5) A novel selection method for wake up stroke is being used in few cases with NIHSS-CTA aspect mismatch. This method has real world applications where in delays in time to recanalization are much more than in trial.

6) A real world approach with patient benefit being foremost priority, even in its nascent stage the  program also included a select few patients over 80 year of age, with ASPECT scores of 5 for mechanical thrombectomy with good outcomes. Tandem lesions, rescue intracranial stenting also has been done in few of the cases.

7) Approval of Karnataka Arogya Scheme was given for mechanical thrombectomy  procedure, a game changer which has allowed the dept to extend the benefit to patient who couldn’t afford this procedure.

8) STROKE AUDIT: Each and every MT case is discussed in the audit meet attended by departments of neurology and NIIR. This has led to continued improvement in workflow with significant reduction in door to recanalization time.

 Limitations of the program.

1) Dedicated ICU bed unavailable for most of the patients post procedure.

2) Cardiologist for management of patients with cardiac morbidities like AF, LVF

3) Material cost


  1. A) Dedicated stroke ICU/ beds (02) for patients undergoing procedure.

  2. B) Upscaling of the number of procedures:

  • Increasing patient awareness and education – posters in metros, buses, education apps

  • Collaboration with nursing homes, hospitals with lack of facility to provide mechanical thrombectomy to develop –“drip-ship” and “mothership” model of workflow for efficient referral.

  • Decreasing material costs- Corporate funding, NIMHANS Health /Stroke card (patient funded low cost health insurance like model)

  • With recent metanalysis establishing benefits of MT even in ASPECT <5, the patient inclusion can be expanded if dedicated ICU facility is present.

  1. C) Tele- stroke -Hub and spoke model:

Development of web portal with hospitals within this model for providing expert services for neuroimaging interpretation and IV thrombolysis.

  1. D) Participation as site for new device, revascularization trials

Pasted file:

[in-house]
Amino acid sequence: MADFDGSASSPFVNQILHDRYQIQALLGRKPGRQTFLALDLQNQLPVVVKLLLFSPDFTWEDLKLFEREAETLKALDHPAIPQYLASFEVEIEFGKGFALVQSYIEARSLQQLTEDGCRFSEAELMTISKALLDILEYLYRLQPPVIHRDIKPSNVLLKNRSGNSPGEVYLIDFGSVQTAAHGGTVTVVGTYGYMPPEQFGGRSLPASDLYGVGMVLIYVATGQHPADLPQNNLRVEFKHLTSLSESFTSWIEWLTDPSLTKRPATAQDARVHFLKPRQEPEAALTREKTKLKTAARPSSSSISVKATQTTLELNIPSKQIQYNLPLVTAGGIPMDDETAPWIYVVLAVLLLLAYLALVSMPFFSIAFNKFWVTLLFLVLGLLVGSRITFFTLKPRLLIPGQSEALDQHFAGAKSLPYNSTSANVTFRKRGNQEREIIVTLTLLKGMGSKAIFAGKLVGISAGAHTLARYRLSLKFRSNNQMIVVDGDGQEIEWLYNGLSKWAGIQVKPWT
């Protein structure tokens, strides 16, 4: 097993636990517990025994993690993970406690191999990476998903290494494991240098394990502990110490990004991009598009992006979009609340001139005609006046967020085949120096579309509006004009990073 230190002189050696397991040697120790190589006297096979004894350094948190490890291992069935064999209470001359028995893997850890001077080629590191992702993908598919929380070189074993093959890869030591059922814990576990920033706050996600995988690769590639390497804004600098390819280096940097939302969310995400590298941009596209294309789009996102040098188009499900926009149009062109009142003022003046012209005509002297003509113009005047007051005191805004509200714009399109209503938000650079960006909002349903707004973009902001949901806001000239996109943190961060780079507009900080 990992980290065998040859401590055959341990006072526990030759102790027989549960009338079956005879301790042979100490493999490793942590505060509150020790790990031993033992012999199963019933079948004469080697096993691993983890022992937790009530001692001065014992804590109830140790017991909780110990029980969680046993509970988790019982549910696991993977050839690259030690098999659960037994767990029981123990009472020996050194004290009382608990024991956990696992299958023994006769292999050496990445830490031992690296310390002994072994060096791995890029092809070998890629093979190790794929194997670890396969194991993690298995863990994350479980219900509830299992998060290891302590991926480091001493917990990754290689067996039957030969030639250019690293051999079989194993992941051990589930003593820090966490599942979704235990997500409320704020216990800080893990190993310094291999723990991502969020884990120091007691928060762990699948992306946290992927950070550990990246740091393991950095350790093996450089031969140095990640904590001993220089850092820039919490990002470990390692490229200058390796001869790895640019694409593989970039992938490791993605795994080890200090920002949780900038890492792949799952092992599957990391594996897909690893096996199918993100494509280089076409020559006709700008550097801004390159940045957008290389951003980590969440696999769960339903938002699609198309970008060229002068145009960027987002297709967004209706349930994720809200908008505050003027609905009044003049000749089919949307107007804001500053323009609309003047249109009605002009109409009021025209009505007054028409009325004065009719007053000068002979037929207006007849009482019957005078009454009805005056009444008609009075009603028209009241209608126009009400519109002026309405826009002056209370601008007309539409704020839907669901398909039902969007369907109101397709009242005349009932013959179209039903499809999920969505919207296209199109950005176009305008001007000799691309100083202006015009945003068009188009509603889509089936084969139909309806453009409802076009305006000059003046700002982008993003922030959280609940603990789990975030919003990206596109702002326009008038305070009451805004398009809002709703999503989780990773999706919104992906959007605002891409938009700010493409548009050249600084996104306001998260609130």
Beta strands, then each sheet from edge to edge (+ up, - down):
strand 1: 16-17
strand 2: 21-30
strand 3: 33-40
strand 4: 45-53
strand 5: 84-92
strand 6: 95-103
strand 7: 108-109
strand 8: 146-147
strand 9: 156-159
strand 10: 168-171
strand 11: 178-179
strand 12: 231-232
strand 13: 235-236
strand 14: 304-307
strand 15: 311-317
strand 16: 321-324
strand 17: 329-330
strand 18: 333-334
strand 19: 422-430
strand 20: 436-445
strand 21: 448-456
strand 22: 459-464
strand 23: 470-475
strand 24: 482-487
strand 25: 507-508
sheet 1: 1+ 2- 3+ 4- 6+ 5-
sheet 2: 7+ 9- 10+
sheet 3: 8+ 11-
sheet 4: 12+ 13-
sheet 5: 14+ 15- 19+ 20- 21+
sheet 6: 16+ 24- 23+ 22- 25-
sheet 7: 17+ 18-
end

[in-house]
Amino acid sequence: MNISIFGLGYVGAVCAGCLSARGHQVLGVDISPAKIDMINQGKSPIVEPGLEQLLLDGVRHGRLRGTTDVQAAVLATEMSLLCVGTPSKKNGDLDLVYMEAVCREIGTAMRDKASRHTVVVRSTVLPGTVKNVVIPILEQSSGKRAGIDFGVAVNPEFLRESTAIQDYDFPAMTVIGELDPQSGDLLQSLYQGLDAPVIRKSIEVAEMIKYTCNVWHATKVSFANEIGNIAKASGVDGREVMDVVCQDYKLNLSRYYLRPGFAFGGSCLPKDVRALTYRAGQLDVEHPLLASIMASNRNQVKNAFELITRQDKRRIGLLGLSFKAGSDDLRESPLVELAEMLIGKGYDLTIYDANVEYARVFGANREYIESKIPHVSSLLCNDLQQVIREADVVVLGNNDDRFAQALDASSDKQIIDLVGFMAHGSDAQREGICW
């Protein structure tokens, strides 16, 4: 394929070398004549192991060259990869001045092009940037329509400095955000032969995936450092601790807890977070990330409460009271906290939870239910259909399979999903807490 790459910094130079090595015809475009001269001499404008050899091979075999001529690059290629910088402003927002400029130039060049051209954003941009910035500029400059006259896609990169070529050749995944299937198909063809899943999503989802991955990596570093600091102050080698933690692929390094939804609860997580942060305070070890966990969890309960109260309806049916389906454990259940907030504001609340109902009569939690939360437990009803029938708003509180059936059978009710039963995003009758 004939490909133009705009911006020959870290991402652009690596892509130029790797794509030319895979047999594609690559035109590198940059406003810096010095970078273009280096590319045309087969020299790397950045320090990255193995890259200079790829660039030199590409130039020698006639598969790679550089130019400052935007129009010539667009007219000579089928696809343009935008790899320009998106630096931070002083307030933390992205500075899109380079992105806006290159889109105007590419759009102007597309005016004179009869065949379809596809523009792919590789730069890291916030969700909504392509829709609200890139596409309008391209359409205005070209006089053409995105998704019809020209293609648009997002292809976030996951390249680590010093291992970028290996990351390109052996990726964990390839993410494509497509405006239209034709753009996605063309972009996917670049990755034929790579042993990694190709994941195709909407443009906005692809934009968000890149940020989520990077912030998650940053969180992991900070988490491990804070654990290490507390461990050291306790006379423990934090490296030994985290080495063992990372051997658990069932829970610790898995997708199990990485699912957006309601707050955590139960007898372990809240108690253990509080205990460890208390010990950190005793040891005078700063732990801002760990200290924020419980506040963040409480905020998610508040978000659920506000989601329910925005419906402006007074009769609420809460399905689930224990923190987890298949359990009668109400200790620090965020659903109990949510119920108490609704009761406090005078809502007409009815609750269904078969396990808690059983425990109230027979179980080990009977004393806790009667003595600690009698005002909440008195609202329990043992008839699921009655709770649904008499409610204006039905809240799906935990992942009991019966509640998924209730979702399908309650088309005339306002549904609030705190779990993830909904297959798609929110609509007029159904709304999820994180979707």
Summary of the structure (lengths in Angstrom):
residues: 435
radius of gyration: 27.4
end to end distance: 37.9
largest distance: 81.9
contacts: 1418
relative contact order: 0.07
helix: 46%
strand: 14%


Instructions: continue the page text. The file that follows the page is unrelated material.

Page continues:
2. E) Creation of AIS registry

  3. F) Collaboration with government cardiac institutes of excellence for locum cardiologist for the program.

  4. G) Development of deep learning prediction model based on the registry data for identification of factors affecting outcomes of revascularisation in Indian scenario.


Human Resource Development

In Nov 2011, Prof. AK Gupta joined the department as head of the department after retiring from Sree ChitraTirunal Institute of Medical Sciences. Subsequently, Dr. Hima Pendharkar, Dr. Jitender Saini, Dr. Chandrajit Prasad, Dr Maya D Bhat joined the team as assistant professors after completing their DM in Neuroradiology. In the year 2015 with the initiation of molecular neuroimaging wing, a multispecialty team with Dr.Sandhya M, Dr. Chandana N and Dr.Pardeep Kumar joined the team as faculty along with 3 group A technical team. With focus on function preserving therapies, Dr. Karthik K and to initiate translational Neuroimaging, Dr. Manoj Kumar joined the team of faculty. The technical team also saw recruitment of 7 more new staff with upto 50% replacement of the staff strength.


Research also witnessed prodigious growth with change of philosophy from image acquisition to image processing. The foundation of this philosophical change was laid during the visit of Prof Bharat Biswal and the team in the year 2012.Subsequently data driven methods empowered the faculty and students in answering several clinical questions using imaging methods resulting in publication of several research papers as prime authors in high impact journals. Faculty of NI&IR also initiated several interdepartmental and inter-institute collaborative projects using these methods. Initiation of Dr. Mahadevan Pillai Memorial teaching programs for radiology students, conduct of hands on training workshops in functional MRI at CMC Vellore, PGI Chandigarh and the conduct of the largest national level meeting of the ISNR exemplified the training philosophy during this period.